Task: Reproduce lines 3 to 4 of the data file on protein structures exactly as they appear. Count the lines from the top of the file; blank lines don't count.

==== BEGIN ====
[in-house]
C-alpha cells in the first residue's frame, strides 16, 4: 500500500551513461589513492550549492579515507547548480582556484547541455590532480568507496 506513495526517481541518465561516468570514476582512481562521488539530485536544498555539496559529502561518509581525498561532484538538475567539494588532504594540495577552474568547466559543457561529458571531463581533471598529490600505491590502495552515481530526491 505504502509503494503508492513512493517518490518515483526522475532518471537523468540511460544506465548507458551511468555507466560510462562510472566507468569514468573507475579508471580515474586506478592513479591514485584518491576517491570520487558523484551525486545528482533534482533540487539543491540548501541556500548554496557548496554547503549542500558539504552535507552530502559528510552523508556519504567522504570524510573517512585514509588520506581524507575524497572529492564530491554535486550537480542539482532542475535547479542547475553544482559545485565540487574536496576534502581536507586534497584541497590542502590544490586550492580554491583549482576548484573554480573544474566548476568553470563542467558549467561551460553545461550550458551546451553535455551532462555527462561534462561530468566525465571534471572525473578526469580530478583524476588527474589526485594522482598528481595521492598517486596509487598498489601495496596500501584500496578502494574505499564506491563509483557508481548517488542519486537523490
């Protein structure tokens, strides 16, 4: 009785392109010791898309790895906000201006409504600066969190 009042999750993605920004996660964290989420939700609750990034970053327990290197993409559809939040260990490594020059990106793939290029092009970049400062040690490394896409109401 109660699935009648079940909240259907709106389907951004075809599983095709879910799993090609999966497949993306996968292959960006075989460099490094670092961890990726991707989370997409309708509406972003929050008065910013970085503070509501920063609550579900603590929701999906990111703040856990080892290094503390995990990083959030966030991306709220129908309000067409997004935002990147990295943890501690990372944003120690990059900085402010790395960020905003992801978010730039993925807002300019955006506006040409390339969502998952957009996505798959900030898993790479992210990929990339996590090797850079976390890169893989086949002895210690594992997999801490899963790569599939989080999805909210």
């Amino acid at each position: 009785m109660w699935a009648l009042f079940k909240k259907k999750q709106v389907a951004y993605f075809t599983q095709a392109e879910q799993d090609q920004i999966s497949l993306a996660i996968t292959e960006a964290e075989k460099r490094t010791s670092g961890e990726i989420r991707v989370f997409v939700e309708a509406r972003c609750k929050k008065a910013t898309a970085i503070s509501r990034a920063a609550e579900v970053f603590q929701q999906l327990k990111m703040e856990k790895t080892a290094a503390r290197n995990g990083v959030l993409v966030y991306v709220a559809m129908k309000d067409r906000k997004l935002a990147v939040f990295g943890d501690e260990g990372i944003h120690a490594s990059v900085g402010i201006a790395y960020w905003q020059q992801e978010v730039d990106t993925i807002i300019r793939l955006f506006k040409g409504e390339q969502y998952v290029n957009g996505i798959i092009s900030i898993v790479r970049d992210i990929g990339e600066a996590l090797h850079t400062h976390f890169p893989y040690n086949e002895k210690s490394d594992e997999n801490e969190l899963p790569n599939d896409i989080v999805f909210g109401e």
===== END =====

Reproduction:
């Protein structure tokens, strides 16, 4: 009785392109010791898309790895906000201006409504600066969190 009042999750993605920004996660964290989420939700609750990034970053327990290197993409559809939040260990490594020059990106793939290029092009970049400062040690490394896409109401 109660699935009648079940909240259907709106389907951004075809599983095709879910799993090609999966497949993306996968292959960006075989460099490094670092961890990726991707989370997409309708509406972003929050008065910013970085503070509501920063609550579900603590929701999906990111703040856990080892290094503390995990990083959030966030991306709220129908309000067409997004935002990147990295943890501690990372944003120690990059900085402010790395960020905003992801978010730039993925807002300019955006506006040409390339969502998952957009996505798959900030898993790479992210990929990339996590090797850079976390890169893989086949002895210690594992997999801490899963790569599939989080999805909210």
């Amino acid at each position: 009785m109660w699935a009648l009042f079940k909240k259907k999750q709106v389907a951004y993605f075809t599983q095709a392109e879910q799993d090609q920004i999966s497949l993306a996660i996968t292959e960006a964290e075989k460099r490094t010791s670092g961890e990726i989420r991707v989370f997409v939700e309708a509406r972003c609750k929050k008065a910013t898309a970085i503070s509501r990034a920063a609550e579900v970053f603590q929701q999906l327990k990111m703040e856990k790895t080892a290094a503390r290197n995990g990083v959030l993409v966030y991306v709220a559809m129908k309000d067409r906000k997004l935002a990147v939040f990295g943890d501690e260990g990372i944003h120690a490594s990059v900085g402010i201006a790395y960020w905003q020059q992801e978010v730039d990106t993925i807002i300019r793939l955006f506006k040409g409504e390339q969502y998952v290029n957009g996505i798959i092009s900030i898993v790479r970049d992210i990929g990339e600066a996590l090797h850079t400062h976390f890169p893989y040690n086949e002895k210690s490394d594992e997999n801490e969190l899963p790569n599939d896409i989080v999805f909210g109401e």